Renowned for its mammoth cones, this evergreen tree grows to gargantuan heights in its native haunts in the western North American mountains. In cultivation it is typically of more modest size.
The long, blue-green needles of this pine occur in bundles of five on horizontal to slightly drooping branches. In spring, trees produce tiny male cones and enormous cylindrical female cones near the branch tips. The solitary or clustered female cones are sheathed with fleshy green scales that turn woody and yellow-brown as they mature. Two-year-old cones open their scales to release large edible winged seeds before falling thunderously from the tree.
Slow-growing and of slender conical habit when young, this pine eventually develops an open, oval crown and a stout trunk. Its reddish-brown to gray-brown bark becomes deeply fissured and platy with age. If wounded, the trunk exudes a sugary sap that was prized by American Indians.
This beautiful pine favors full sun and moist, well-drained, humus-rich soil. It dislikes excessive heat, cold, or wind. It makes a striking specimen for parks and other large properties, although the falling cones can present a hazard. Sugar pine is also highly susceptible to white pine blister rust. (source: learn2grow.com)
Genus - Pinus
Species - Lambertiana
Common name - Sugar Pine
Pre-Treatment - Required
Hardiness zones - 6 - 8
Height - 50'-100' / 15 - 30 m
Spread - 25'-40' / 7.60 - 12 m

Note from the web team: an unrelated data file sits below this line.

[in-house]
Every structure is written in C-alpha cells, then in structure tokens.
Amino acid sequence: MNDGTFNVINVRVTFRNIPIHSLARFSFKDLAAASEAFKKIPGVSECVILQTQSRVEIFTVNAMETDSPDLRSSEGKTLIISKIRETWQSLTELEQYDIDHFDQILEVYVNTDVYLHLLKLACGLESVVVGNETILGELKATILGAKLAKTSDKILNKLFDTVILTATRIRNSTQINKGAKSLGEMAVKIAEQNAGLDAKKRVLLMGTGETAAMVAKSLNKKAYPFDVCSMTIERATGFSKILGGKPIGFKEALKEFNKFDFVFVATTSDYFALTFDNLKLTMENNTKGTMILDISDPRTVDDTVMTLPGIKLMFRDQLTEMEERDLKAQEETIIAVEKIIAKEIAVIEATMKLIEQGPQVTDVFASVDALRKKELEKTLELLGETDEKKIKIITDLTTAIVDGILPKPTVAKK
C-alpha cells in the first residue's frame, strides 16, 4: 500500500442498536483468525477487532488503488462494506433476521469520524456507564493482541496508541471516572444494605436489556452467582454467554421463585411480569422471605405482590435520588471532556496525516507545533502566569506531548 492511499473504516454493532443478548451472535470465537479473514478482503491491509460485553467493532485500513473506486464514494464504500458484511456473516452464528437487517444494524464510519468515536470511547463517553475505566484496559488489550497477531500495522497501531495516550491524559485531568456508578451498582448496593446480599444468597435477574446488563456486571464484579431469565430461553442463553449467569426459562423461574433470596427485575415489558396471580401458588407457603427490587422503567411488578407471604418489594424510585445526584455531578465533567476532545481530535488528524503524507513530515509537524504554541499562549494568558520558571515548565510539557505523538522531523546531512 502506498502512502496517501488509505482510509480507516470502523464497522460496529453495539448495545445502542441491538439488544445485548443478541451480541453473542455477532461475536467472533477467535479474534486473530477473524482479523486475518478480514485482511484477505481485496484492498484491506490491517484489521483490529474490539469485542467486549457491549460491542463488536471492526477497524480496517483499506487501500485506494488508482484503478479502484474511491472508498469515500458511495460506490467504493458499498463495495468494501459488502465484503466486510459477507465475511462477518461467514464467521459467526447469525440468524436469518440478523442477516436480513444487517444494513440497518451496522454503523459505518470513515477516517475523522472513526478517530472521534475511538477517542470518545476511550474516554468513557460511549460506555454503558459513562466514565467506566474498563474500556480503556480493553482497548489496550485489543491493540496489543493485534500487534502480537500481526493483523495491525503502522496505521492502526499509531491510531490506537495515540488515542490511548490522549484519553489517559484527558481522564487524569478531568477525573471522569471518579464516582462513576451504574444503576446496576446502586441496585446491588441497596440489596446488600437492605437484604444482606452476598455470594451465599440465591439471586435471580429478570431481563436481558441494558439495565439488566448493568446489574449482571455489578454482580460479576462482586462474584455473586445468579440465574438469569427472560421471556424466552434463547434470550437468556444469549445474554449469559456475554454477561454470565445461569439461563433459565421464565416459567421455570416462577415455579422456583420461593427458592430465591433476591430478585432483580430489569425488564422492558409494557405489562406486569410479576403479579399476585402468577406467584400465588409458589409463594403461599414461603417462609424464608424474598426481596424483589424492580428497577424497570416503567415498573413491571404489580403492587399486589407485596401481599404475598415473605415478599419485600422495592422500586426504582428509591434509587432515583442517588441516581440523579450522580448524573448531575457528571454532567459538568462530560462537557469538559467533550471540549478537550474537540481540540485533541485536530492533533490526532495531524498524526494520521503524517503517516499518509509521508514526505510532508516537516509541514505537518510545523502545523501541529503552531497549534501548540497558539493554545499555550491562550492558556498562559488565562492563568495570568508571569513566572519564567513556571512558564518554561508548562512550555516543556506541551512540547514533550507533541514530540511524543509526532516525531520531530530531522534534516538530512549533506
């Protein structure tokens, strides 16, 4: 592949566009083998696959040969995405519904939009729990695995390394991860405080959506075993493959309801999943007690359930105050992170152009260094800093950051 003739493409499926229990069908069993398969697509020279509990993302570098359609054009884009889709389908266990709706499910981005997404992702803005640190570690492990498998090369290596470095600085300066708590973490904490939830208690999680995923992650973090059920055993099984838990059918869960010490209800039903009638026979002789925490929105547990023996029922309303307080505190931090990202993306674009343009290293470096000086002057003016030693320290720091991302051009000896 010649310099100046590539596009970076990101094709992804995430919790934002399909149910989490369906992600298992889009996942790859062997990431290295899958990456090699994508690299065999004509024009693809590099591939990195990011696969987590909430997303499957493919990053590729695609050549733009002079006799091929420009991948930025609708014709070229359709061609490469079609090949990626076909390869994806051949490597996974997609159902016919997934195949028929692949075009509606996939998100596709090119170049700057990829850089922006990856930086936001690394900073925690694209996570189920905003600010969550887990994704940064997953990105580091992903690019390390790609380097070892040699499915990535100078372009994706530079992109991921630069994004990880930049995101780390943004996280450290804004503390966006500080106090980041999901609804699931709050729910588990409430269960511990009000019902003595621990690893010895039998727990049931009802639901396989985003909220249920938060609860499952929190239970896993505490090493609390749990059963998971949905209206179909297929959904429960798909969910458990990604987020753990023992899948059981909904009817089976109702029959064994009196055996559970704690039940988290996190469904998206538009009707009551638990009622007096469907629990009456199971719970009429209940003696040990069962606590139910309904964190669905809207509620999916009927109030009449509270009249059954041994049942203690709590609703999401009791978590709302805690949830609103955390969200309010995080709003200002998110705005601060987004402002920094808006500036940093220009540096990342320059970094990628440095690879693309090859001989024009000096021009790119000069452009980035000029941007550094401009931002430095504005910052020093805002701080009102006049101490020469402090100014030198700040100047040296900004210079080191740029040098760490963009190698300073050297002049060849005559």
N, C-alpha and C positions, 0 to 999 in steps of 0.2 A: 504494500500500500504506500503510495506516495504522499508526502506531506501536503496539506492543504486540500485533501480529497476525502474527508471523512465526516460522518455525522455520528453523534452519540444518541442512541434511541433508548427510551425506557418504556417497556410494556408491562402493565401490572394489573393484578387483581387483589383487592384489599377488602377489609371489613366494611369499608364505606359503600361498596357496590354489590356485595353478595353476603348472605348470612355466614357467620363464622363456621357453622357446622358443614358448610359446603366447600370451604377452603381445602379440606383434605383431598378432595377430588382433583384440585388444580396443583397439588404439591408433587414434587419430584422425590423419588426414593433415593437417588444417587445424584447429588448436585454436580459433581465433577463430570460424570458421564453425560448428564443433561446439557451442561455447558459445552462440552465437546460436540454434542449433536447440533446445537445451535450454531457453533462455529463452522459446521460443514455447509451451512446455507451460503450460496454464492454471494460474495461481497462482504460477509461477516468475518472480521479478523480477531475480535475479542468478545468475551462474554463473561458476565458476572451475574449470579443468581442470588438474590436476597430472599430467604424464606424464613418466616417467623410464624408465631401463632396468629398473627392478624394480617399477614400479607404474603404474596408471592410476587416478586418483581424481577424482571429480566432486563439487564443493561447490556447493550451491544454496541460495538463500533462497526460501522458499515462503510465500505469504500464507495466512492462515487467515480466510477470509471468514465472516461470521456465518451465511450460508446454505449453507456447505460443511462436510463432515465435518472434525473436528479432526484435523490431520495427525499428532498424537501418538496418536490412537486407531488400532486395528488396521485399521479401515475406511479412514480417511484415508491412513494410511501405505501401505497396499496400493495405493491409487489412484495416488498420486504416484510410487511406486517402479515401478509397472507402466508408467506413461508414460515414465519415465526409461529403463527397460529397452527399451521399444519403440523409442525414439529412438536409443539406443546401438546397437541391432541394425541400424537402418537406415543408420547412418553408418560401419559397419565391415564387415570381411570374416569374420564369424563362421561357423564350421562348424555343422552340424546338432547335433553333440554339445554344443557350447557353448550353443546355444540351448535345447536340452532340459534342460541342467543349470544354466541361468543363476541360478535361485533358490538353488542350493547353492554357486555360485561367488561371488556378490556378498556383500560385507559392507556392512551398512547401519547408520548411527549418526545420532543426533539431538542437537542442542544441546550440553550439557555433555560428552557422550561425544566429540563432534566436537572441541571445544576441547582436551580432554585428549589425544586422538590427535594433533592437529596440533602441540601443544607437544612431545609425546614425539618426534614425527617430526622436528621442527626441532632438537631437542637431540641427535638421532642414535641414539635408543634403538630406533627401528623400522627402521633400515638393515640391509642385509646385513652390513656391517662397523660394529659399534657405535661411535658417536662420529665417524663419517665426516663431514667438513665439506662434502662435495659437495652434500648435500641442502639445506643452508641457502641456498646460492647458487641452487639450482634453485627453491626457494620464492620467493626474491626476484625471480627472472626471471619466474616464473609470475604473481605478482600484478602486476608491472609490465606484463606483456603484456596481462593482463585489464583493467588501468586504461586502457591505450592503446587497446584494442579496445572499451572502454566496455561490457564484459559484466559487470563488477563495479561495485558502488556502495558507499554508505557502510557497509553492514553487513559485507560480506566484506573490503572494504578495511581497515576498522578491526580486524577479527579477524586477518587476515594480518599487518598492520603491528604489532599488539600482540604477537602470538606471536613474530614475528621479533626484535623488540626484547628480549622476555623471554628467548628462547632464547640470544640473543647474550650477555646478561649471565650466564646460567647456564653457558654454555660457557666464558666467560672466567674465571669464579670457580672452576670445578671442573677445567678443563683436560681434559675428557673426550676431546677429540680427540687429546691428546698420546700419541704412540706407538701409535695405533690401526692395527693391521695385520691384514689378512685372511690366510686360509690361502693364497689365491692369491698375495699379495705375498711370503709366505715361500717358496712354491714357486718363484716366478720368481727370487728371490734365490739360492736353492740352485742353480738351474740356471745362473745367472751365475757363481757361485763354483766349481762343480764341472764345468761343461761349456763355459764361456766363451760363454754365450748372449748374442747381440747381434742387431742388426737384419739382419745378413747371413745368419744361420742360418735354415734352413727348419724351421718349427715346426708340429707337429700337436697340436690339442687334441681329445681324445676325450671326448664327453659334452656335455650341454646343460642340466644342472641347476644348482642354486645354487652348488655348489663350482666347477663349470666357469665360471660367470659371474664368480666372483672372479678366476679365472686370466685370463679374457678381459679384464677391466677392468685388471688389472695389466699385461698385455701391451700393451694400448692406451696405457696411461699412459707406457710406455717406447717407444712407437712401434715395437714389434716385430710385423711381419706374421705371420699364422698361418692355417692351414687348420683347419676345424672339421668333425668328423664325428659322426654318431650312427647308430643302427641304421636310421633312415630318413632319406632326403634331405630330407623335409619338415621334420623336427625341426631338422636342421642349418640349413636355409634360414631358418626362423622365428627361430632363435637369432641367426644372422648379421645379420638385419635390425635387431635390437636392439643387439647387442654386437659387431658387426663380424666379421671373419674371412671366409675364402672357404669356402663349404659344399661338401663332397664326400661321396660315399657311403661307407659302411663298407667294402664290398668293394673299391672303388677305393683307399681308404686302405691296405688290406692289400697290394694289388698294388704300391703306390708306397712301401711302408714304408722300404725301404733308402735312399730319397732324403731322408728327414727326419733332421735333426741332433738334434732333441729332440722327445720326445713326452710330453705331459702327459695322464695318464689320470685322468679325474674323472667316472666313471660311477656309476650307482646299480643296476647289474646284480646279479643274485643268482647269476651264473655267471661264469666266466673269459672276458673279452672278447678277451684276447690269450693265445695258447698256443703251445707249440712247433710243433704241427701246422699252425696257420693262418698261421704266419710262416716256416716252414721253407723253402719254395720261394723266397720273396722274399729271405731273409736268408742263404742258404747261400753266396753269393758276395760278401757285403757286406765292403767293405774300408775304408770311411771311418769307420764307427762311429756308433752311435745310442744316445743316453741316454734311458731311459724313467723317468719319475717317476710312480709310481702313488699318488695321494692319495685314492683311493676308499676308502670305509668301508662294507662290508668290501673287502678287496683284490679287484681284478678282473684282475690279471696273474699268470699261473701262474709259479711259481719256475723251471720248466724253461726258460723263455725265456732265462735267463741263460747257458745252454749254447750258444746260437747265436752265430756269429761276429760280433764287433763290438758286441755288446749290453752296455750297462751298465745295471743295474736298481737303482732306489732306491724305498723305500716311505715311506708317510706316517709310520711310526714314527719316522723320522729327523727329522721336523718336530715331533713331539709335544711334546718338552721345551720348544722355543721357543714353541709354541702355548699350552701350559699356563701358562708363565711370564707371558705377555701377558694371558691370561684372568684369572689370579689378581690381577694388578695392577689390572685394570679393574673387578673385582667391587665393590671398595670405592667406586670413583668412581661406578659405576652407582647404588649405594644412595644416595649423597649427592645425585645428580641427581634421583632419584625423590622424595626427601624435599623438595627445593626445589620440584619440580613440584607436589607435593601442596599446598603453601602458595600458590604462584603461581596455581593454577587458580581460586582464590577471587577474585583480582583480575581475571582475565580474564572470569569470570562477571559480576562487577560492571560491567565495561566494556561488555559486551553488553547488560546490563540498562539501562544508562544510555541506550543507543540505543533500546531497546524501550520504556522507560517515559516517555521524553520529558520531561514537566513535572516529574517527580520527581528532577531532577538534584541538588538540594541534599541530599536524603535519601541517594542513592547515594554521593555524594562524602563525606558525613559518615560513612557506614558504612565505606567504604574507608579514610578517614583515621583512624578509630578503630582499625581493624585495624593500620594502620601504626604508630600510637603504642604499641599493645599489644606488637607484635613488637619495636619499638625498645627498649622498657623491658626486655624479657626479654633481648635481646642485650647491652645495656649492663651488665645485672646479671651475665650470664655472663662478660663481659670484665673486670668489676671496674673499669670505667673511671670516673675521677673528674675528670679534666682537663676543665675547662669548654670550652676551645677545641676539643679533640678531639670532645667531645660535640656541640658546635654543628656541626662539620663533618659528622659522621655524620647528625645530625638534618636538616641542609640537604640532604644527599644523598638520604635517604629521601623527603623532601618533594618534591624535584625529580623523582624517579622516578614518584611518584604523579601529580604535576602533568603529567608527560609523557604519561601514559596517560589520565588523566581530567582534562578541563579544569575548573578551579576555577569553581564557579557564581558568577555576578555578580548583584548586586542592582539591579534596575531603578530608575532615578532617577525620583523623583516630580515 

Plant type - Large Tree
Vegetation type - Evergreen
Exposure - Full Sun
Growth rate - Medium
Soil PH - Acidic, Neutral
Soil type - Loam, Well Drained
Water requirements - Average Water
Landscape uses - Feature Plant
Germination rate - 88%
Leaf / Flower color - Green / --
|Germination||1. Place the seeds in a container with tepid water and soak them for 24 hours. Change the water and wait another 24 hours.|
2. Put the seeds in a small plastic bag and cover with damp sand. Place the bag holding the seeds in the refrigerator for one to two months to stratify the seeds, which is preserving seeds in layers of moisture-laden peat, soil or sand. Check the sand and water as needed to maintain moisture. Don't allow the seeds to get soaked.
3. Fill small pots with compost. Place one or two pine seeds on top of the compost in each pot, then cover the seeds with a thin layer of sand.
4. Water the sand and compost to add moisture, then place the pots in a warm, sunny location. As the seedlings emerge and grow, the soil needs to remain moist, not wet.
5. Repot the pine trees into medium-sized pots in the fall. Grow them in the pots for the following season until they are large and strong enough for transplanting into the landscape.